9:20 p.m. 2 Army soldiers [Pillett and Belislandro?] on patrol saw a blinking violet object 1-secs 1/2 inches in diameter 10-12 ft away and about 6-7 ft above ground in motion, passing through branches of a tree before disappearing. At 9:25 p.m., 2 miles away 4 Army men sighted a 4-inch bright light, with a 2-4-inch metallic cone trailing in the back, 600 ft away 6-7 ft above ground silently approaching from the NE in level flight at 60-70 mph, disappearing suddenly in the SW at 150 ft away. At 9:37 p.m. the same witnesses saw a 2-inch white light appear 100 ft away to the NNE flying in a zigzag in level flight about 6 ft above ground, disappearing suddenly. At 9:39 p.m. the same witnesses saw a 3rd light in the WSW. (FOIA; FUFOR Index; Jan Aldrich) 1 min+

April 28, 1949
Printed copies of the Top Secret "Analysis of Flying Object Incidents in the United States" (Air Intelligence Division Study 203) disseminated to restricted list. Originally prepared by the USAF Directorate of Intelligence, Air Intelligence Division, and the Office of Naval Intelligence on 10 December 1948, this was a followup to the AF presentations to the JIC and the AF DCS/O the day before.
April 28, 1949. Homer, Mich. (BBU)
9:15 a.m. William Sackett and William Gibson pursued 6 flying discs 10 inches diameter by car along Hwy 60 for 5 miles as they flew at low altitude in "wide circles" paralleling the road. (FOIA) 5 mins

April 28, 1949. Tucson, Ariz. (BBU 361)
5:45 p.m. (AFOSI Case 57) Howard Hann [Hamm?], Mr. Hubert [Huber?] and Tex Keahey saw a a very large bright, sausage-shaped object, with no fins, wings or protuberances, travel from NE to SW, over a period of 12 minutes or so.  The object was shiny metallic and reflected the sun, and  appeared to be revolving as it moved like the "slow roll of an airplane."  There was no noise, nor was there exhaust or a vapor trail.  There were no wings or engines or "protuberances of any sort."  It appeared to be traveling at 300-600 mph. (FOIA; FUFOR Index) 

April 28, 1949. SE of Killeen Base, Camp Hood, Texas (BBU)
8:30-10 p.m. Several Army security patrols sighted a variety of strange lights, mostly slow­moving changing color from white to red to green, one with a red blinking light, one with a "cone­shaped affair" trailing in the rear similar to one seen the day before. (FOIA)

April 29, 1949
First installment of Saturday Evening Post article by Sidney Shallett "What You Can Believe About Flying Saucers."

April 30, 1949. Albuquerque, New Mexico (BBU)
10:15 p.m. (Sparks; BB Microfilm Roll 91, pp. 414ff.) 2 secs

May 2, 1949. Elko, Nevada (BBU)
11:40 a.m. CAA radio operator Mr. Small using field glasses saw 3 flying discs 30 ft diameter at 14,000 ft moving (heading?) SW at 300-400 mph make a left turn and depart ahead of a United airliner taking off from Elko airport. (FOIA; FUFOR Index) 3-4 mins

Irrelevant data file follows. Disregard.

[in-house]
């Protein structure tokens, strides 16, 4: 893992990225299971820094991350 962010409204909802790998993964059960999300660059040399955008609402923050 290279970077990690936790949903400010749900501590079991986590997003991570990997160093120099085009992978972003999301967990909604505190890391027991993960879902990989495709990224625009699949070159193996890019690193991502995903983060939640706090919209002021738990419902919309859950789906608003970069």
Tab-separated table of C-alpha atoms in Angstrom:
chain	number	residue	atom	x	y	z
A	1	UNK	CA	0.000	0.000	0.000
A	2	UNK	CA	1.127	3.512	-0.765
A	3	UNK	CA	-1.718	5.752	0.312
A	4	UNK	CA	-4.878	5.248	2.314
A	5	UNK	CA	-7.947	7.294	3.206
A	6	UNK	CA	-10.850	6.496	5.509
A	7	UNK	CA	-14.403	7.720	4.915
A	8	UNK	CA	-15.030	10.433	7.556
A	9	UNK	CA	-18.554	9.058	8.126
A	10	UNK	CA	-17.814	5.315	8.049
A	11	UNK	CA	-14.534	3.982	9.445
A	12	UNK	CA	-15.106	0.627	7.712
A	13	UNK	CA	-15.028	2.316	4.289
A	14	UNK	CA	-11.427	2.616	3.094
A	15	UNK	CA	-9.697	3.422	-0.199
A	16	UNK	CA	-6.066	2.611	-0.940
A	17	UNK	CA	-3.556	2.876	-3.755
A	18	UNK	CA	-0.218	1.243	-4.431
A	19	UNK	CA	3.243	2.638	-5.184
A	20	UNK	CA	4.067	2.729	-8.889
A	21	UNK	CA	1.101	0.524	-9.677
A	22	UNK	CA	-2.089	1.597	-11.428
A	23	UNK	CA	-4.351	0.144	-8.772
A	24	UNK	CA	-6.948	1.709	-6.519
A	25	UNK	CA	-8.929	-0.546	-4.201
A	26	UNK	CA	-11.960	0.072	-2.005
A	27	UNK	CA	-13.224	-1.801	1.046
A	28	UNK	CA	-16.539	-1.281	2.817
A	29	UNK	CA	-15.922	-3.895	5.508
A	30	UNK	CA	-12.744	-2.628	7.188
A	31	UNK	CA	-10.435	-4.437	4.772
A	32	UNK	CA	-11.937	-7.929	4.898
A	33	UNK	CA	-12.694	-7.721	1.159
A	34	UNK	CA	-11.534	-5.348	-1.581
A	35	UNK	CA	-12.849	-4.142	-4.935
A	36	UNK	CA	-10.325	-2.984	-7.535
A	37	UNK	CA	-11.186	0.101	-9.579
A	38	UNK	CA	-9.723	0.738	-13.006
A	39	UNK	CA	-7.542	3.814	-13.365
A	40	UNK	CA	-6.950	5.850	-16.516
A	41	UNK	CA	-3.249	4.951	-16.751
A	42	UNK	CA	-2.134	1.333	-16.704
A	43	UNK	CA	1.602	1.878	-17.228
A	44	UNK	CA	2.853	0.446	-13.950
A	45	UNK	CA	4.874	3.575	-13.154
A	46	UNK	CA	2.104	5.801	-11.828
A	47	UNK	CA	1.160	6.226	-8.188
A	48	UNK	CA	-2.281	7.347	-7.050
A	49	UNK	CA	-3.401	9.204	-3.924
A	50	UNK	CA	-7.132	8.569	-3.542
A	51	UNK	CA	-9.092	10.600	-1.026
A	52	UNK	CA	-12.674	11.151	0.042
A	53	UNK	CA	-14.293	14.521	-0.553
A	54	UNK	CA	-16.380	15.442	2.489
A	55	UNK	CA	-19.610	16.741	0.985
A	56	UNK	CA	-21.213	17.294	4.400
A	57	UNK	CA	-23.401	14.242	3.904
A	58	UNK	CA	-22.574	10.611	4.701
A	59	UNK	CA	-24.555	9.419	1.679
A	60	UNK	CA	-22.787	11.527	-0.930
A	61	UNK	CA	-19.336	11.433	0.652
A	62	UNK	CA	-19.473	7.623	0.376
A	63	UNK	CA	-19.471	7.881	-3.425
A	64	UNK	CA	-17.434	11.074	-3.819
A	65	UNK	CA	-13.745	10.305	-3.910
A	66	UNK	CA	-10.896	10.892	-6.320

May 3, 1949. Sidney, Ohio (BBU)
9:00 a.m. Store owner Wilford and Sprague saw bright shiny disc high overhead at about 85° elevation heading NE wavering, climbing and descending slightly on a straight path. (FOIA; FUFOR Index) 2 mins

May 4, 1949. 4-1/2 miles W of Maplewood, Ohio (BBU)
6:30 p.m. Ms. Wical saw bright silver flat circular object to the SE traveling NE with sun glaring off the surface, spinning at high altitude, no sound or trail. (FOIA; FUFOR Index) <2 mins

May 5, 1949; Ft. Bliss, Texas (BBU 376)
11:40 a.m. Army officers Maj. Day [May?], Maj. Olhausen, Capt. Vaughn saw 2 oblong white discs, flying at about 200-250 mph, make a shallow turn. 3" object passed through field of fire on Waco #4 firing range. (Berliner) 30-50 secs

May 5, 1949 Letter to CO, Kirtland AFB
The Inspector General USAF, 17th District Office of Special Investigations, Kirtland AFB, New Mexico.
Letter to Commanding Officer Kirtland AFB, New Mexico, 5 May 1949

May 6, 1949. Los Alamos, New Mexico (BBU)
1:05 a.m. (Sparks; BB Microfilm Roll 91, pp. 414ff.) <1 sec 1 1/8 213.

May 6, 1949. Killeen Base/Site B [Nuclear Weapons National Stockpile], Camp Hood, Texas (BBU)
8:40-9:30 p.m. UFO observation network using Army artillery observers (Lt. Mardell E. Ward?), established 2 days earlier, tracks its first object. (Sparks; BB Maxwell Microfilm Roll 5, p. 628, Roll 91, pp. 414ff.; FOIA; Jan Aldrich) 50 mins ?

May 6, 1949: Sidney, Ohio (BBU)
8:30 a.m. Stump, Herman and Quinn saw a bright object about 1/2 mile to the W moving S at high speed, no trail or sound, one saying it was too bright to see the shape the other saying it had a flat circular shape. (FOIA; FUFOR Index; Jan Aldrich) 2 mins